If The Artist embraces Hollywood’s love of the hoariest concepts. The Descendants shows how the hoariest of concepts can be renewed with a sensitive telling. Fifteen minutes into the movie, I wasn’t pleased to be certain that I knew where it was heading. I was right, but was also moved by how it got there. It opens with a brief shot of a woman standing in a boat, a smile on her face and the wind whipping her hair. We subsequently learn from Matt King (George Clooney), that woman’s husband, that she subsequently fell off the boat and is now deep in a coma.
King is a lawyer on the island of Oahu. He’s juggling the messy sale of a large tract of land owned by his family in Kauai and is an admittedly uninvolved father of two daughters (Shailene Woodley and Amara Miller). In short order he learns that his wife is not coming out of the coma and they will need to unhook her life support, and also that she’s been having an affair with a local real estate agent (Matthew Lillard). King confronts his many problems and tries to reconcile with his daughters during the days leading to his wife’s death.
The Descendants refers directly to the, ahem, King family’s land dealing (their ancestors stretch back to a white settler and the last Hawaiian royalty), and Matt’s wrestling with his responsibilities towards their stewardship of their land. The many characters expand this idea of “descendants,” creating a complex Venn diagram of King’s community and a larger rumination on their interlocking pain, anger, and love. This is accomplished through a series of dramatic monologues worked into the story: they struck me at first as cloying, but they became more layered as they accumulated.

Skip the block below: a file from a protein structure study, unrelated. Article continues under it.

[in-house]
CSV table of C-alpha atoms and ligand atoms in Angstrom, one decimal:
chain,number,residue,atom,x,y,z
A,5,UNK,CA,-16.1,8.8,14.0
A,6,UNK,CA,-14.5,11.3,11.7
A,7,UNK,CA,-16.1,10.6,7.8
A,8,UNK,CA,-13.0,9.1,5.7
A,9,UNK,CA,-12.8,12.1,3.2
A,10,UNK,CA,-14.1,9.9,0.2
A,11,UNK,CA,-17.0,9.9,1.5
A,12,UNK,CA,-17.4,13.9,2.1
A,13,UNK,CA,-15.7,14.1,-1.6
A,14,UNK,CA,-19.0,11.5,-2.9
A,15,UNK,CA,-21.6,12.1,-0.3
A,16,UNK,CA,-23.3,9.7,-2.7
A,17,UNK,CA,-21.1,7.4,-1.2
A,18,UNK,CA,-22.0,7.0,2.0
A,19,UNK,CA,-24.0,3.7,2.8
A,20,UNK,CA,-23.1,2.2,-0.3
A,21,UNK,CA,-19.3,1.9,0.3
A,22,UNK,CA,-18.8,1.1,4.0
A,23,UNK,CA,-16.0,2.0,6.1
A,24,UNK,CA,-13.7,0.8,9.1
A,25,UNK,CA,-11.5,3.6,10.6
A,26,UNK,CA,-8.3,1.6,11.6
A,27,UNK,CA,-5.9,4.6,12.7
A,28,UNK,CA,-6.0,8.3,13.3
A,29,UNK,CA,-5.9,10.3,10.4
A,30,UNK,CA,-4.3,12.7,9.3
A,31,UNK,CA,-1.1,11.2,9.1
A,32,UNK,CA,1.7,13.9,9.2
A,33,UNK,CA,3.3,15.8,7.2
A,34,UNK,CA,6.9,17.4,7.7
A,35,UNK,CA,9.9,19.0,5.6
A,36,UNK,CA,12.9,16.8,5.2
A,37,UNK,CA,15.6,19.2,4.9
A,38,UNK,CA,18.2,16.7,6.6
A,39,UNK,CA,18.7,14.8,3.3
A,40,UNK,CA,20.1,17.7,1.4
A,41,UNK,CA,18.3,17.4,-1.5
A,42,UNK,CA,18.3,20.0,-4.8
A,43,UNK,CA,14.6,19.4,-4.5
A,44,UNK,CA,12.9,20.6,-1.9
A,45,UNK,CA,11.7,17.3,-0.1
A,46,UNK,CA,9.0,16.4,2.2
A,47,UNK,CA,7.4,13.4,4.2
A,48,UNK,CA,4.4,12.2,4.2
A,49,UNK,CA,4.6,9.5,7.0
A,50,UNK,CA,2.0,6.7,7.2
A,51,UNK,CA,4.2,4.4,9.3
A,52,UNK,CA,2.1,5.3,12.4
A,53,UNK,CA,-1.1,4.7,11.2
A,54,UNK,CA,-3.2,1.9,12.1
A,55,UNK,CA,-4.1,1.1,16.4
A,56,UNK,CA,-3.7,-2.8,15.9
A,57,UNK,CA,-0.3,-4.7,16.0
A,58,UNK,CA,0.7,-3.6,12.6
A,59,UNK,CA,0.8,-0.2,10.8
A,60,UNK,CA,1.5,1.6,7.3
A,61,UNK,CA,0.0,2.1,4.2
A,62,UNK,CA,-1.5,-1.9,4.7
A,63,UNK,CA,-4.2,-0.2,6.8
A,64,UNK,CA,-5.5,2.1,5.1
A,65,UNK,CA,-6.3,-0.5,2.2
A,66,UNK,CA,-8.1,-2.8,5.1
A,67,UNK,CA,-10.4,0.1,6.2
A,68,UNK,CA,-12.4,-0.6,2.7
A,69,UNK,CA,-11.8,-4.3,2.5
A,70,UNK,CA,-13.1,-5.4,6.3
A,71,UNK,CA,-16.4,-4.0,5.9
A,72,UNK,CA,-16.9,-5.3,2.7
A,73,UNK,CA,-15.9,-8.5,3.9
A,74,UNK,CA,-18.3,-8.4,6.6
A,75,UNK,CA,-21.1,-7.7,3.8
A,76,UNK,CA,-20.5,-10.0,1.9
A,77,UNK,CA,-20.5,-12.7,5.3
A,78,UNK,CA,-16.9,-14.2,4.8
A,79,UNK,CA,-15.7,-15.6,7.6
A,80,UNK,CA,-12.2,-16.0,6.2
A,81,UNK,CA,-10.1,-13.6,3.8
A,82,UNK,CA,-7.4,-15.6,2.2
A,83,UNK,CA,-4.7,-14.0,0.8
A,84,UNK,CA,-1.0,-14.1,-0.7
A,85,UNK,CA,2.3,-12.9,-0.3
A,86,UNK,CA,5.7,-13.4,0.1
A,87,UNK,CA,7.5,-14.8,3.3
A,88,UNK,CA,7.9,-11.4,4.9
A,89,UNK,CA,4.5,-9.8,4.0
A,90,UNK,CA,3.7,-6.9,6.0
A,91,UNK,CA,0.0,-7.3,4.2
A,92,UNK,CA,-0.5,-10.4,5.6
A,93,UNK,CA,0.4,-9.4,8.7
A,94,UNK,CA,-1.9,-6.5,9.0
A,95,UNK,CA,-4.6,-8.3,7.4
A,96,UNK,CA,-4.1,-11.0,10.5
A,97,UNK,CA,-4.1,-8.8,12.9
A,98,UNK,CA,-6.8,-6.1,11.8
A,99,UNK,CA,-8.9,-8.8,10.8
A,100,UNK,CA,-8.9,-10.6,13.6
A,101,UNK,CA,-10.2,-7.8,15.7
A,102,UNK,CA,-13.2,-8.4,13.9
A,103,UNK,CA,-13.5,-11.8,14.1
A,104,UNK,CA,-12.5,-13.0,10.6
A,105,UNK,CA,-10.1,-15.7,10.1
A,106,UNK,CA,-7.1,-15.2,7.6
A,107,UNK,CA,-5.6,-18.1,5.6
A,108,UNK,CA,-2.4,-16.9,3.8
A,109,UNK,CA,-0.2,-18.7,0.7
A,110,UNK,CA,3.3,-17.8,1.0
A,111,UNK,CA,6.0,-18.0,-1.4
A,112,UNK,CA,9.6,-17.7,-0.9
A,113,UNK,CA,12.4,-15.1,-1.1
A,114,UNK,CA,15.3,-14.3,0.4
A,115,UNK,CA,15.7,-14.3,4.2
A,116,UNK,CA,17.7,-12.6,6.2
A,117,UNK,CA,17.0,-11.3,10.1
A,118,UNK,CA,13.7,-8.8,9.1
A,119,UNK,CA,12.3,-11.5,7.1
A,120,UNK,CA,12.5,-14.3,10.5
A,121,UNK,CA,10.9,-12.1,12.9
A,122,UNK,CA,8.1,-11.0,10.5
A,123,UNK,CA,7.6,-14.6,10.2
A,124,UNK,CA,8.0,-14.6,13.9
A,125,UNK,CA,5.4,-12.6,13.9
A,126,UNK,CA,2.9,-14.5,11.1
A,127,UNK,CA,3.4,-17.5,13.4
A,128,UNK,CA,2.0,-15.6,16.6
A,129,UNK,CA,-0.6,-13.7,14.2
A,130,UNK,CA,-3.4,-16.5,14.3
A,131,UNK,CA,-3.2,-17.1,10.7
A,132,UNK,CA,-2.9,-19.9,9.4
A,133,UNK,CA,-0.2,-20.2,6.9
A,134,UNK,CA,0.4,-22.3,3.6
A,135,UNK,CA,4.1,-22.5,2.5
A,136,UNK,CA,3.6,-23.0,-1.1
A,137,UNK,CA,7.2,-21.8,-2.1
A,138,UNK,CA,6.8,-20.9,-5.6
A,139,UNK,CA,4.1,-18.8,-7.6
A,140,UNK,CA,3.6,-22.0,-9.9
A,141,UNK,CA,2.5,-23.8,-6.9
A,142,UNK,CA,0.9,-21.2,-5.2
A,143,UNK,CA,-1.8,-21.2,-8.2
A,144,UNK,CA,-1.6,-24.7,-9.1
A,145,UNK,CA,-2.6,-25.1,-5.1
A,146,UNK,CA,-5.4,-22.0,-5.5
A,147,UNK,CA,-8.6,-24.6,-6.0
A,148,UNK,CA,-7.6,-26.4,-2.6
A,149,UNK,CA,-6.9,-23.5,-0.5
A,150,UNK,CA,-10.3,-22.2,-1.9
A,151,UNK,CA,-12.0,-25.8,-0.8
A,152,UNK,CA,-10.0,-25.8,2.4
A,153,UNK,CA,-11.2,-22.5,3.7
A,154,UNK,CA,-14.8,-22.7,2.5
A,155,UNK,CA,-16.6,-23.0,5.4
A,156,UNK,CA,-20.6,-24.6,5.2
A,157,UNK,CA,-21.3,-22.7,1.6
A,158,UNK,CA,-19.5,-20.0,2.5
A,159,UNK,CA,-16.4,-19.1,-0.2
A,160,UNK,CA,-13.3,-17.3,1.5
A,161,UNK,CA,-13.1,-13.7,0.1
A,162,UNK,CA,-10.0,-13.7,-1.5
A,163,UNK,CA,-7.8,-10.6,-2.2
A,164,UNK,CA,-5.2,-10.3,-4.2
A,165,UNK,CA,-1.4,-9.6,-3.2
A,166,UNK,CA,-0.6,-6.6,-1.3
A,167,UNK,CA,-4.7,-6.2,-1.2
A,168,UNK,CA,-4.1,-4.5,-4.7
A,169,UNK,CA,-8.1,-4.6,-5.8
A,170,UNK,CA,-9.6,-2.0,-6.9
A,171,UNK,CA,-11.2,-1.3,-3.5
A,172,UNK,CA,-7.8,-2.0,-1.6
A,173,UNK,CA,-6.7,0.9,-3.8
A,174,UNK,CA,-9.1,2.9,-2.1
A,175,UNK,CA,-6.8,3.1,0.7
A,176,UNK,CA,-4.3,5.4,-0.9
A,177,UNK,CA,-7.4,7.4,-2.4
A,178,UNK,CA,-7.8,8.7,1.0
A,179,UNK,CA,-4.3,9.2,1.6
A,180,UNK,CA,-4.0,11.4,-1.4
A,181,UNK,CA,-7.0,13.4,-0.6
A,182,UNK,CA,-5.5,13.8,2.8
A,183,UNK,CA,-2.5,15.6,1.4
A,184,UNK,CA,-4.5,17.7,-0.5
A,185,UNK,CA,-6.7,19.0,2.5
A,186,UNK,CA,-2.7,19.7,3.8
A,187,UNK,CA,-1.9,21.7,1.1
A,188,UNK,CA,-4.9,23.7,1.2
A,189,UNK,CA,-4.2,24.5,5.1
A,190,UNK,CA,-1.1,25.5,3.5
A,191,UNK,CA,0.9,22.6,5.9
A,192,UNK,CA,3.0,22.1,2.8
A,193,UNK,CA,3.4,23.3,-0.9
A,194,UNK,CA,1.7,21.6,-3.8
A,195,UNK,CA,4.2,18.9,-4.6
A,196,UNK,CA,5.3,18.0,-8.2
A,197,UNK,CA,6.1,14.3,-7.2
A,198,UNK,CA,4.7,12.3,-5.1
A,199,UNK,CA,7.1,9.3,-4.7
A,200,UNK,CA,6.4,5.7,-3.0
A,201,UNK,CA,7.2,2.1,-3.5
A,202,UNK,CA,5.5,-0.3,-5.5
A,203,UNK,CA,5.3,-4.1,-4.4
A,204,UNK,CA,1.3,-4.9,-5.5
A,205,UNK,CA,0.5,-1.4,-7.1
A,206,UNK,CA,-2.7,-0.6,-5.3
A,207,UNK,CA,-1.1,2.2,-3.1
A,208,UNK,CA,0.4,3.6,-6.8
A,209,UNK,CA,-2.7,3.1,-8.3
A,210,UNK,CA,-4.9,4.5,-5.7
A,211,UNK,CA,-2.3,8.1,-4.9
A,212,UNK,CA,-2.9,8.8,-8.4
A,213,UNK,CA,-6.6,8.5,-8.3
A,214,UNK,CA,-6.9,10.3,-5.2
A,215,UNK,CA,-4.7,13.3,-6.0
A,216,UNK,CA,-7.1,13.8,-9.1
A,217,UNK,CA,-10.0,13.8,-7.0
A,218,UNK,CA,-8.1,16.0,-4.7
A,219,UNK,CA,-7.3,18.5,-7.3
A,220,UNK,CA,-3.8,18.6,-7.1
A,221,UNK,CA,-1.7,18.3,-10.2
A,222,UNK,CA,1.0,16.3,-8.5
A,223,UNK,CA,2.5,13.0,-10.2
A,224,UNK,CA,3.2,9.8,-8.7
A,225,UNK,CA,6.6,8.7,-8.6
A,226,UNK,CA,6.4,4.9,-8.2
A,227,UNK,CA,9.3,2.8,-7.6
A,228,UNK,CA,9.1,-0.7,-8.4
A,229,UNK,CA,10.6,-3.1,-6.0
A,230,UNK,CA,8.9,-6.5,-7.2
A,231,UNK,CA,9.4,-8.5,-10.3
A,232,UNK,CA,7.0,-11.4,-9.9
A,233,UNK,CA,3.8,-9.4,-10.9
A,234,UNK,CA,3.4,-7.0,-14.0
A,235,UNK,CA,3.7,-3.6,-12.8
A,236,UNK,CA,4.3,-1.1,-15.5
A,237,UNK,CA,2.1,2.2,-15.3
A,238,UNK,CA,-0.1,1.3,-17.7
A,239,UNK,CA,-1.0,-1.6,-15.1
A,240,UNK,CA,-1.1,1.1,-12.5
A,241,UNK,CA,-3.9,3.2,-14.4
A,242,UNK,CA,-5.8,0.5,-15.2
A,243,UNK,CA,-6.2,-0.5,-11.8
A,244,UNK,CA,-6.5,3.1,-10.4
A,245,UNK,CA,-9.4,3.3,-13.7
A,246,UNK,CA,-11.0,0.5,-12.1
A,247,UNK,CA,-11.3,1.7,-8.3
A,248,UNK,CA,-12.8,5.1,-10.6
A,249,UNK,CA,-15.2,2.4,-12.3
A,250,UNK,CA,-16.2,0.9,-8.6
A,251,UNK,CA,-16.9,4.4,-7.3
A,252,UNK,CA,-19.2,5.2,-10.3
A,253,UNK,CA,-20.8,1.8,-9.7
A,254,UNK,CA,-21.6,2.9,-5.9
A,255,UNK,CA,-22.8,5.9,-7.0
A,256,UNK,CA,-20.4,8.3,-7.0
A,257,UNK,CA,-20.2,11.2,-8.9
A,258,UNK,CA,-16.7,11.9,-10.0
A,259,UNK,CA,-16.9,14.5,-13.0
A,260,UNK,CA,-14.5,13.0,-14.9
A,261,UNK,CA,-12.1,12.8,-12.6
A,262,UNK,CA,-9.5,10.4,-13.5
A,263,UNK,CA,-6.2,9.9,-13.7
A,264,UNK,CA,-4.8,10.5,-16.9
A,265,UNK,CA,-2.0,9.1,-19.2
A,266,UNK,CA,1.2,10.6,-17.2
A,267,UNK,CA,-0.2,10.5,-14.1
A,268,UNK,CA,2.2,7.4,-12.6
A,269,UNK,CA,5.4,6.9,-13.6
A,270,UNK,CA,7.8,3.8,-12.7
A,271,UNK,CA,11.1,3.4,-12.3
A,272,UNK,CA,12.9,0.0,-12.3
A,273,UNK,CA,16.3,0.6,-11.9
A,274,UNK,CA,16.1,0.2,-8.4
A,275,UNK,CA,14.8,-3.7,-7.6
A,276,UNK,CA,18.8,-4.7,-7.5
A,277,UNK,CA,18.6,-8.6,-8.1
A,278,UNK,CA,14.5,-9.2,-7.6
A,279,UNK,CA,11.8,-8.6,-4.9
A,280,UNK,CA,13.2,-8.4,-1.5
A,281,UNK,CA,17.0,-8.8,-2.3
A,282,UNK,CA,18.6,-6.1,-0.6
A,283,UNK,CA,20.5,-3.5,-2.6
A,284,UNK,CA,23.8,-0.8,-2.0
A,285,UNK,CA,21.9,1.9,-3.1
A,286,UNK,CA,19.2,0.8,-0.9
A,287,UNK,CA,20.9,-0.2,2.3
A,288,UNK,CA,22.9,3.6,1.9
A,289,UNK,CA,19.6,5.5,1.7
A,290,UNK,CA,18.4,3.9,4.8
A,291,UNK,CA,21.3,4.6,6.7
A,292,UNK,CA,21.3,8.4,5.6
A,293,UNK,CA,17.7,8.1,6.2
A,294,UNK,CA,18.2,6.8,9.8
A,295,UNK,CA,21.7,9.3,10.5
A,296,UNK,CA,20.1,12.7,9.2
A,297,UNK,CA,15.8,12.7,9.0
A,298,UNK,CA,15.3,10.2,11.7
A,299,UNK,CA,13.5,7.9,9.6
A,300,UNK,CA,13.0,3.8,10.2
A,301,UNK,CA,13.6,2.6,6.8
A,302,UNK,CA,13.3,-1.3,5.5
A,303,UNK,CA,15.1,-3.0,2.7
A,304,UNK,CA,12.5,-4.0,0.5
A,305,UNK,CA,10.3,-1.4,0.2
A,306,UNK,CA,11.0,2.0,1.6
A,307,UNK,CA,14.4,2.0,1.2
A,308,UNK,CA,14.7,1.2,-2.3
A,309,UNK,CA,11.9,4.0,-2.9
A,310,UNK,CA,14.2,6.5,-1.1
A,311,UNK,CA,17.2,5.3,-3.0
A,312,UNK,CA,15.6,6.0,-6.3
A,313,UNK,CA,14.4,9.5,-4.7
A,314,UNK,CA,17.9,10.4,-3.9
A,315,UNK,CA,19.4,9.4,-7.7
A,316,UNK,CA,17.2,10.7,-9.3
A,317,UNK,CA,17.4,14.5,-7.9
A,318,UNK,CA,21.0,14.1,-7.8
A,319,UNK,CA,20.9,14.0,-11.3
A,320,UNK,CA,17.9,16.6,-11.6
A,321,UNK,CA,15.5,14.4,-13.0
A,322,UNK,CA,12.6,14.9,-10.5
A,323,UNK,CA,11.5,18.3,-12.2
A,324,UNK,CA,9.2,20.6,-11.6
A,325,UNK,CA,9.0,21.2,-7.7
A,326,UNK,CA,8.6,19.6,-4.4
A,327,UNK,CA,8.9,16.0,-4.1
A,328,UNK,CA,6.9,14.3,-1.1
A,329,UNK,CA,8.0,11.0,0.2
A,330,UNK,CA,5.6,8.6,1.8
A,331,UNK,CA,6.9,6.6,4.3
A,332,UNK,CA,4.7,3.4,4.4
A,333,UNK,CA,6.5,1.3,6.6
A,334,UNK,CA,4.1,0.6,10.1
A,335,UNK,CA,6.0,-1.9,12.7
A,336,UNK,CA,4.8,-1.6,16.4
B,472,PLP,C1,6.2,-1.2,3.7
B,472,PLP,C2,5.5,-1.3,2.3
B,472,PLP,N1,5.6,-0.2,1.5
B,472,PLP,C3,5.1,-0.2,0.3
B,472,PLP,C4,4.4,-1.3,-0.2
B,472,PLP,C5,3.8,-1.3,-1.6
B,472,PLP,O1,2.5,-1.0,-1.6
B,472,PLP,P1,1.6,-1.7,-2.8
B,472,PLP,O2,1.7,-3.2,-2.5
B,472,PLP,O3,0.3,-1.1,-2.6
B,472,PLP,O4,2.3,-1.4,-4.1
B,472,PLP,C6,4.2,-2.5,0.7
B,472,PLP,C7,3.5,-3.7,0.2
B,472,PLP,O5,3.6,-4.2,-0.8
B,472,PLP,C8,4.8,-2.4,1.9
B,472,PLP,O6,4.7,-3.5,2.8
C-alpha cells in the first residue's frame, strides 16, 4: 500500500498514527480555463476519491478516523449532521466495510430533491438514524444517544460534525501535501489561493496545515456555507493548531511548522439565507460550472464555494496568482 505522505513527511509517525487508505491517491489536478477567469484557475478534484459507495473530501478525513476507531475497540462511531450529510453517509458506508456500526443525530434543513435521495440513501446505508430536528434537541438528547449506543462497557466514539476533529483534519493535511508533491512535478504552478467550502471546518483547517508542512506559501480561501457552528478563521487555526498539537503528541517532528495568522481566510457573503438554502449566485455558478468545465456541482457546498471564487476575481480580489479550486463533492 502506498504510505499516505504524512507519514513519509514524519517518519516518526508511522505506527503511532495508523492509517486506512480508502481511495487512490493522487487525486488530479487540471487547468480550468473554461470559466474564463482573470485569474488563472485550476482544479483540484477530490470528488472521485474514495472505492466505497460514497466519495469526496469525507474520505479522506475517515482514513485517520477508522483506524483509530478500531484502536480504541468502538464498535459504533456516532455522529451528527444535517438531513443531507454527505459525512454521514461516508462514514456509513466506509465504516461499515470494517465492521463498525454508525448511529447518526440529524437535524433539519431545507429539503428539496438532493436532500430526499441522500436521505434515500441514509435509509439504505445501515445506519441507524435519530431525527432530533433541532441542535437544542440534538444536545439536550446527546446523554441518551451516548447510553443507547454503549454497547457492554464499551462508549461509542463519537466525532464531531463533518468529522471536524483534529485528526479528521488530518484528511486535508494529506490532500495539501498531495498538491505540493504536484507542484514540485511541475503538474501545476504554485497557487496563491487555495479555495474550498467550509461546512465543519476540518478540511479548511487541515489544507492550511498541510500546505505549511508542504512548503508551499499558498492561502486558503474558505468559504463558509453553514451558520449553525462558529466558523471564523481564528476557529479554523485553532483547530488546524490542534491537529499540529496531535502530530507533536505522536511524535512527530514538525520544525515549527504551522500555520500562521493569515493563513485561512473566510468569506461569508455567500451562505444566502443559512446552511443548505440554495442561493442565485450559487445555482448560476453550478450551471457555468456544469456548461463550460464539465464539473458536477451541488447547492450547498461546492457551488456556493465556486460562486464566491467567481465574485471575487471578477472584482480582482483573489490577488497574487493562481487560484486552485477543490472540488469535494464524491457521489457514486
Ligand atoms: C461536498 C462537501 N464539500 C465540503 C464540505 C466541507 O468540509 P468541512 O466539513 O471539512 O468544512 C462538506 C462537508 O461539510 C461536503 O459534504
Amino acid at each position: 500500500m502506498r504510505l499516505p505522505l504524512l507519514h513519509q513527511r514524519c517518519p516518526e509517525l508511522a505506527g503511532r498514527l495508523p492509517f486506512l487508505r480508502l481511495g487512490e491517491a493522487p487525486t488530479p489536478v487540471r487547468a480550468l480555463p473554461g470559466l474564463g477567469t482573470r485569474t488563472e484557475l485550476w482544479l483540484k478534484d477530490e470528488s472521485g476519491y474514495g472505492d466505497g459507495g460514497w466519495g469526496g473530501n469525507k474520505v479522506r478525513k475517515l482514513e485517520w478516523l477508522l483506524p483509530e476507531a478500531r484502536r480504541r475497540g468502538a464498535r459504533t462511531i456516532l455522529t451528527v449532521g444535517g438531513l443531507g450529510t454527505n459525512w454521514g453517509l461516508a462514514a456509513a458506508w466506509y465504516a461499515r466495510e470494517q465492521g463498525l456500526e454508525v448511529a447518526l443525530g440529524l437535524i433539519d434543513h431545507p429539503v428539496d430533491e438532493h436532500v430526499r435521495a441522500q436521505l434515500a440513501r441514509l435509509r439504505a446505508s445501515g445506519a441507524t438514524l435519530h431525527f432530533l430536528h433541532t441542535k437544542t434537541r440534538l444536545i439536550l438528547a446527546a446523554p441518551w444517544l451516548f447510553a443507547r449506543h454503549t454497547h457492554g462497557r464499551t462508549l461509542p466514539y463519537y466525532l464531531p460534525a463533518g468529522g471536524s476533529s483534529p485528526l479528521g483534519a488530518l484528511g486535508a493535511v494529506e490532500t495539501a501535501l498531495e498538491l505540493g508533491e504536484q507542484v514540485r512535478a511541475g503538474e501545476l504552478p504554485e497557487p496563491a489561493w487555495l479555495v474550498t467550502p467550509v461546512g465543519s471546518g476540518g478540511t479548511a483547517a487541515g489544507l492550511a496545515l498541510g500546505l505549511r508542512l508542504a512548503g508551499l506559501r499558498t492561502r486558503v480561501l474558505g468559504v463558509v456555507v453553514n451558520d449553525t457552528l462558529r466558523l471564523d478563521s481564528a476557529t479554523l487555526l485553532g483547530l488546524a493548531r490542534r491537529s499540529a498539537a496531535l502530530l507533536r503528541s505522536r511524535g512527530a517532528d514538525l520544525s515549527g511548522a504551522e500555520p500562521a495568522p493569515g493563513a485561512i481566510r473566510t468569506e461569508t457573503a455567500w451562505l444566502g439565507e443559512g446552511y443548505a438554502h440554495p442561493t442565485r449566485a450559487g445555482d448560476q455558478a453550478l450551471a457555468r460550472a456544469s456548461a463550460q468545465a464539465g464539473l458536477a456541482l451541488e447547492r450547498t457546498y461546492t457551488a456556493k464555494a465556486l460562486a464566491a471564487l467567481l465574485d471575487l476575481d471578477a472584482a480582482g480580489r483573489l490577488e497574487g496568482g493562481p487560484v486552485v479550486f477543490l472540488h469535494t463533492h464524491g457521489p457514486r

The Descendants is adapted from the same-titled book by Kaui Hart Hemming, and like Alexander Payne’s other adaptations, it constructs a low-key, yet deeply satisfying appeal, aimed at adults looking for an exploration of the problems they deal with every day, leavened with humor and a dash of sentimentality. He makes the most of a Hawaiian setting that mixes upper middle-class Americana with epic backdrops and a deceptively casual beach bum vibe. In his narration, King says he is annoyed at people who assume that living in Hawaii is nothing but good times, surfing, and luaus. He asks, “Are we immune to life?” As the movie poses that question, it also offers multiple answers.